NEW YORK (AP) — The last time the Nasdaq was this high, Bill Clinton was president, your Internet connection was probably still dial-up and the iPod, iPhone and iPad didn’t exist.
Fifteen years later the Nasdaq has again closed above 5,000 and is close to topping its record from the dot-com boom. The index has clawed back, riding a six-year bull market, and is now 40 points from its all-time closing high of 5,048.62 reached March 10, 2000.
But this isn’t the Nasdaq of Pets.com and Webvan, when companies were valued on “cash burn rates” and “eyeballs.”
“Certainly, the Nasdaq at 5,000 conjures up images of a tech bubble,” said Jack Ablin, chief investment officer at BMO Private Bank. “But we’ve had time for business profits to grow into those crazy expectations 15 years ago.”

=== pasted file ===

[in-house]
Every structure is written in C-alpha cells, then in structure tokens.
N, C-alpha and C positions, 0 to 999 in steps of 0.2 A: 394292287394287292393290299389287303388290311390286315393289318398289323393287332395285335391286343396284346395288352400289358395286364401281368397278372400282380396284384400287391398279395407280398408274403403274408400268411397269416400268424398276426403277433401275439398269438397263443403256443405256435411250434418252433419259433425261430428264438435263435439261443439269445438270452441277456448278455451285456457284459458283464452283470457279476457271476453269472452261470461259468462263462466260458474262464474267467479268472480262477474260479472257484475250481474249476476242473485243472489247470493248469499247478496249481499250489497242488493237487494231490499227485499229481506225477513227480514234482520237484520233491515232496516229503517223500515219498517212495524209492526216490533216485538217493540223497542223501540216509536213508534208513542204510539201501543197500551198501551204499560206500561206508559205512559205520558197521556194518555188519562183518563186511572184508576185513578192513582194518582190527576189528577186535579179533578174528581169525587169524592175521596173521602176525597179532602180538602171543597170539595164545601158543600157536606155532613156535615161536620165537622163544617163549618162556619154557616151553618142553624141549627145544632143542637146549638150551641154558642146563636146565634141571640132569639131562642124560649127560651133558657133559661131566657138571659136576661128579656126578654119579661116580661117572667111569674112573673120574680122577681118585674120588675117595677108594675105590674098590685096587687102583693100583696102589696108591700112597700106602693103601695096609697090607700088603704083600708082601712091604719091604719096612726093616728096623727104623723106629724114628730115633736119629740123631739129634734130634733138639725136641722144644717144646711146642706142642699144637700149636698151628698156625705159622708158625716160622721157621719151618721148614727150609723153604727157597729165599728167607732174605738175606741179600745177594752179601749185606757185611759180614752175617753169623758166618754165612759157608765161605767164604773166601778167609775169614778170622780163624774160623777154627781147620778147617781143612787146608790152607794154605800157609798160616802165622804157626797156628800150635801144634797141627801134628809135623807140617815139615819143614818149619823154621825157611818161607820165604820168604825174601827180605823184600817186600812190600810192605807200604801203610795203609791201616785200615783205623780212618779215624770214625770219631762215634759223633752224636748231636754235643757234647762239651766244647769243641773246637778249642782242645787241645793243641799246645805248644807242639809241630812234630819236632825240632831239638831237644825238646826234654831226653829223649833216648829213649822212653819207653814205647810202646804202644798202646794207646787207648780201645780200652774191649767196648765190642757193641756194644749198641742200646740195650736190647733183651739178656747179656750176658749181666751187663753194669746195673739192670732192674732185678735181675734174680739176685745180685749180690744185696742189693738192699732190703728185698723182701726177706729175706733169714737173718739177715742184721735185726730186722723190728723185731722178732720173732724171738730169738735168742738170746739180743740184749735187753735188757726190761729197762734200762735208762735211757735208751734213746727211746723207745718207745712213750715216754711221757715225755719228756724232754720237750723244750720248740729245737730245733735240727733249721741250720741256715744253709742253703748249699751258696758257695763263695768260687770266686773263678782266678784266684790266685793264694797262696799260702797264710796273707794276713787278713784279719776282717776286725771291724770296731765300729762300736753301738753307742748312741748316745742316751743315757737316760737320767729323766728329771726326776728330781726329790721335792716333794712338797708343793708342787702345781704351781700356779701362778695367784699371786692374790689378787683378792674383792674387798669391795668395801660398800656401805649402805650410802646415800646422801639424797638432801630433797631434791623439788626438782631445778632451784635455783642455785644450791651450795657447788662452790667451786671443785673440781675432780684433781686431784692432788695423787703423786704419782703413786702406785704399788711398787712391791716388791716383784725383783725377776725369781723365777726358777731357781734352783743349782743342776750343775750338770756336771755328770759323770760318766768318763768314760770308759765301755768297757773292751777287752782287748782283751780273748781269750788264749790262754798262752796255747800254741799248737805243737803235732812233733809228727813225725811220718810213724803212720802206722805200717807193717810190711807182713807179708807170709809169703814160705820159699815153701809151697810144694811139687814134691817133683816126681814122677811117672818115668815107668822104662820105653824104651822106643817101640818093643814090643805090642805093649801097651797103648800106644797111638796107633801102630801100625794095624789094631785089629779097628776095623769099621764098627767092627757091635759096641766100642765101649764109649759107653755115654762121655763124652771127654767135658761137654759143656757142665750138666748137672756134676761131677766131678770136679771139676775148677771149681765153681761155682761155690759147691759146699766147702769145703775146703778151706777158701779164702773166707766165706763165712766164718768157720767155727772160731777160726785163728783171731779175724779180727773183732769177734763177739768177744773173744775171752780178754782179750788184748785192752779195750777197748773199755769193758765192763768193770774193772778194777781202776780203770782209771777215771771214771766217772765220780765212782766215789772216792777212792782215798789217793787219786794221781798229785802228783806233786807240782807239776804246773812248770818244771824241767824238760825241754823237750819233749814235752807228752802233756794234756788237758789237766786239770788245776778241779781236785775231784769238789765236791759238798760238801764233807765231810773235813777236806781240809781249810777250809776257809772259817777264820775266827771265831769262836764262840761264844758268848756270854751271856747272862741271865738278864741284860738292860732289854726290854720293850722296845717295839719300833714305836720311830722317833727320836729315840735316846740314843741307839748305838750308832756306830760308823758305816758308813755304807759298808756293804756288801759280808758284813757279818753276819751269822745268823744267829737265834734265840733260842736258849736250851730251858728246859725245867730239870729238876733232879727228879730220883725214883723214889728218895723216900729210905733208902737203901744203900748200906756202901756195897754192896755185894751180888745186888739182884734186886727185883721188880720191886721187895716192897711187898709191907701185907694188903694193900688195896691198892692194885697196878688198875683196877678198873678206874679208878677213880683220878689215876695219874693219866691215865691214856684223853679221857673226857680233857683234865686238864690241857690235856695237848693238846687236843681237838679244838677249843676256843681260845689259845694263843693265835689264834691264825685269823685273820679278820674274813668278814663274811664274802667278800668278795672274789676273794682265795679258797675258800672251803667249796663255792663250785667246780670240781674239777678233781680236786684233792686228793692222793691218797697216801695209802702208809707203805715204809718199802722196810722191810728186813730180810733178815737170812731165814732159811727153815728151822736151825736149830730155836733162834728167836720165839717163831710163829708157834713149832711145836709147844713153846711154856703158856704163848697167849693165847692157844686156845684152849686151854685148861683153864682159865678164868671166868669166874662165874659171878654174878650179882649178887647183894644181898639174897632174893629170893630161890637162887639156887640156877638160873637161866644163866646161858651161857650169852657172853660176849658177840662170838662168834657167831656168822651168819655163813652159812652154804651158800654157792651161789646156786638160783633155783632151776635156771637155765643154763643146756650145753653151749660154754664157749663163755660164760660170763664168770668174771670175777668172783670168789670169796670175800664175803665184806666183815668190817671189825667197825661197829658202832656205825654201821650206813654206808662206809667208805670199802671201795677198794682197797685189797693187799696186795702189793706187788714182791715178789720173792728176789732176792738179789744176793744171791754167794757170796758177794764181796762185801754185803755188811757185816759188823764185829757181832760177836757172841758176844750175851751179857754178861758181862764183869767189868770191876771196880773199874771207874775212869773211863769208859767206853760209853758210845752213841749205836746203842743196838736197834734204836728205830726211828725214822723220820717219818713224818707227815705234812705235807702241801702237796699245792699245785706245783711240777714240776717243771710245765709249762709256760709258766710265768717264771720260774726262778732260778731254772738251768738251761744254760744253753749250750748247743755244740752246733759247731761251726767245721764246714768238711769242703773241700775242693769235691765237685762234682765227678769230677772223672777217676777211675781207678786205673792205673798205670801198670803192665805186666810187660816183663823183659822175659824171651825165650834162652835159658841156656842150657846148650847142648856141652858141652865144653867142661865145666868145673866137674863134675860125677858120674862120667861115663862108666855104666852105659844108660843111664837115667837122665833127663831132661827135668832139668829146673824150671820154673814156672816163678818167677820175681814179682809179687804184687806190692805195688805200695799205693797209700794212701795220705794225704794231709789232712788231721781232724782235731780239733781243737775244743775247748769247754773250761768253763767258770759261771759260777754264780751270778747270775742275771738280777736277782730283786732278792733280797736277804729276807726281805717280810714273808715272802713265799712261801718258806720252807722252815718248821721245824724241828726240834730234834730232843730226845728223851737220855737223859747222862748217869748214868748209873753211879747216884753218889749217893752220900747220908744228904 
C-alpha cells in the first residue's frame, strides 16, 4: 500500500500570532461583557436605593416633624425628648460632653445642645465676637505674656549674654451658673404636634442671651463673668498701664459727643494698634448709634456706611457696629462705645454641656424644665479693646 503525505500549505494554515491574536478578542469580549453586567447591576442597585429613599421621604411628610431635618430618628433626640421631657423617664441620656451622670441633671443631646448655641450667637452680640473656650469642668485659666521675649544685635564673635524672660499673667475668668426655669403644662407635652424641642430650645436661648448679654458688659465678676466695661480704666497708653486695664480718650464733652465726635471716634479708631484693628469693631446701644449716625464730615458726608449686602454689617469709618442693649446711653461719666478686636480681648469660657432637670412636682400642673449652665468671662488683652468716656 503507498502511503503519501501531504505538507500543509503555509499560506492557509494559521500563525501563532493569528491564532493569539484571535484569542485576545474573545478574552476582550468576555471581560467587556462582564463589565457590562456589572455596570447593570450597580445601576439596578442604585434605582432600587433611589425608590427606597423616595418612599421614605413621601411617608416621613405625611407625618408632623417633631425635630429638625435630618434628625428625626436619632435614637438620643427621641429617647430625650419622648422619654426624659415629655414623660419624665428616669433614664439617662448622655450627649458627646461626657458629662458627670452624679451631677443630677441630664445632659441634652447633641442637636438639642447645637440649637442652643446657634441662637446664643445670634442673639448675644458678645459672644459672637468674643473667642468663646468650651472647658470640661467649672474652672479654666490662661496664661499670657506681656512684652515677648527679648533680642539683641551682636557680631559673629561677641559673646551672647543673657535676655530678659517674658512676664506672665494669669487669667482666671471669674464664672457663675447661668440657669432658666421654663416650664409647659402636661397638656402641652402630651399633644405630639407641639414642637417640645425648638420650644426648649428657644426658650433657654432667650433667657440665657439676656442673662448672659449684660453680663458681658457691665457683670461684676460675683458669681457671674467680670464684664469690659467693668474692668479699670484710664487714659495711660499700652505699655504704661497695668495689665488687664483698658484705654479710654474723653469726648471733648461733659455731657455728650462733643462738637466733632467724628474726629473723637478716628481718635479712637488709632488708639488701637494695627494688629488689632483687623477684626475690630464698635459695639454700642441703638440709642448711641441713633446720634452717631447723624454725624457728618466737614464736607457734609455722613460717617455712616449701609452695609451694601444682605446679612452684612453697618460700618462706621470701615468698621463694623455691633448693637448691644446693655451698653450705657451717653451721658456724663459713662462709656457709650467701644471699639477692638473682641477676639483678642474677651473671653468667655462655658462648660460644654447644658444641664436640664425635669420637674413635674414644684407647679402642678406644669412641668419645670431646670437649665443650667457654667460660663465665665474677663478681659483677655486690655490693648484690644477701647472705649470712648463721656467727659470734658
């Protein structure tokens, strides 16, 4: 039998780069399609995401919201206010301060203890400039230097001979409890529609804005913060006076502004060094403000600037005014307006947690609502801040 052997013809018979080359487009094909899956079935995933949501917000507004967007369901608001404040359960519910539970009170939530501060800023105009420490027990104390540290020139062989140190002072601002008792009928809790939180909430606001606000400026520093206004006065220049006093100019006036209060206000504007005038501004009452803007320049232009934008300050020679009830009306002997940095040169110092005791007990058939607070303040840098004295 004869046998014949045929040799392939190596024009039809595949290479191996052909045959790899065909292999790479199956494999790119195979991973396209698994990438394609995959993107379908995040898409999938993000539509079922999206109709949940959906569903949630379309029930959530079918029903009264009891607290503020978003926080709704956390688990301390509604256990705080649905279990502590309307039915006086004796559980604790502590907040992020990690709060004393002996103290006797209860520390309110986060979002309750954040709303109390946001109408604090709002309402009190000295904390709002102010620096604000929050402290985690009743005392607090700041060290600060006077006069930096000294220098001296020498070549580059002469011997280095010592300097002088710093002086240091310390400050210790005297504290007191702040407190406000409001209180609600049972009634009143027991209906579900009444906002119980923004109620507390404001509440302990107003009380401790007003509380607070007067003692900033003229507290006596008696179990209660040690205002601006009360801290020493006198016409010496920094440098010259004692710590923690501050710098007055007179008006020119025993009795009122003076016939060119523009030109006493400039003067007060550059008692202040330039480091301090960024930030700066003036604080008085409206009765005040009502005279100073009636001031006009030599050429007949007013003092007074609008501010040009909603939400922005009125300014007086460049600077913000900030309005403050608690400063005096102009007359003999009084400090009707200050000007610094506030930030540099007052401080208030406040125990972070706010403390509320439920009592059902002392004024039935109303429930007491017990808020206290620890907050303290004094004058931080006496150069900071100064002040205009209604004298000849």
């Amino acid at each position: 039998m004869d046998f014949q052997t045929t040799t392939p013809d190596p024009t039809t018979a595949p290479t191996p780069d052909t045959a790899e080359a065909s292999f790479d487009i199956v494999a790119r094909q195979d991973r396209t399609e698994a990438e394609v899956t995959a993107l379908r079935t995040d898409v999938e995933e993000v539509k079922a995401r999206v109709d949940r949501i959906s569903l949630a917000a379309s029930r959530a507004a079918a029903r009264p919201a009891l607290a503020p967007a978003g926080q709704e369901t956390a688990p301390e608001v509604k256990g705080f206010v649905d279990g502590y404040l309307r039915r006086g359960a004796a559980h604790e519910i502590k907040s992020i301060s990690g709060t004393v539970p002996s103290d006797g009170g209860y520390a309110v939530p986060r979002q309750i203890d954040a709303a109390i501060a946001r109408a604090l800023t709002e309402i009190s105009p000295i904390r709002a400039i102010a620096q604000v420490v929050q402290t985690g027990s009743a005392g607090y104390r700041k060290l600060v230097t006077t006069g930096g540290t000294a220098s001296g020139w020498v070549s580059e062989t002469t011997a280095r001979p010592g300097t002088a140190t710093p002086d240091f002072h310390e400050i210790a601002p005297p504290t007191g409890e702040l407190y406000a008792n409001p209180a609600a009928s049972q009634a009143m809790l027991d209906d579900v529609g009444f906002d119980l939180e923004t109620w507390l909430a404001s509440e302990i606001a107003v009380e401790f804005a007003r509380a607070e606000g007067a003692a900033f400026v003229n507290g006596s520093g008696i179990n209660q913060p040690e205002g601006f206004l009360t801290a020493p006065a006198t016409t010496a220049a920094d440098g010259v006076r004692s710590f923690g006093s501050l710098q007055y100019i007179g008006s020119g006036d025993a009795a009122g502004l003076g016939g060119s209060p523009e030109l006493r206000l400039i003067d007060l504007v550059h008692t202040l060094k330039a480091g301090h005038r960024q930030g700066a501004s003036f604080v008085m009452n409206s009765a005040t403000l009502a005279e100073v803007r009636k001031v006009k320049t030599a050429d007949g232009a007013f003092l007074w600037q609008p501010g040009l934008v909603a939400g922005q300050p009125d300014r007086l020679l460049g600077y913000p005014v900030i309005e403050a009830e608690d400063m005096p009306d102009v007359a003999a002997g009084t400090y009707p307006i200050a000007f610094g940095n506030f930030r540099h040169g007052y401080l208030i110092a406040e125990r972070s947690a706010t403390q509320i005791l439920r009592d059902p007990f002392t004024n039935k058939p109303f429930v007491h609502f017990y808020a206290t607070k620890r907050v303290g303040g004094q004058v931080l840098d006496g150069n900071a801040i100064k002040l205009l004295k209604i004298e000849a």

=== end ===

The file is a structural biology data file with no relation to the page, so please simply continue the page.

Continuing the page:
As the tech-mania took hold, investors pushed up the prices of all kinds of internet-related stocks. Some were never profitable and disappeared. Others, like Priceline.com and Amazon, have survived and prospered.
On Monday, the index climbed 44.57 points, or 0.9 percent, to 5,008.10. The index is up 5.7 percent this year, the best performance among major U.S. stock indexes. One caveat: taking the effect of inflation into account, the index would have to rise much further to match its highs from the dot-com era.
The Nasdaq, while still focused on technology companies, is a little more diversified than it was back then. And while the index, which tracks 2,500-plus stocks, has been steadily climbing since 2011, its ascent isn’t the crazed surge that preceded its last record close.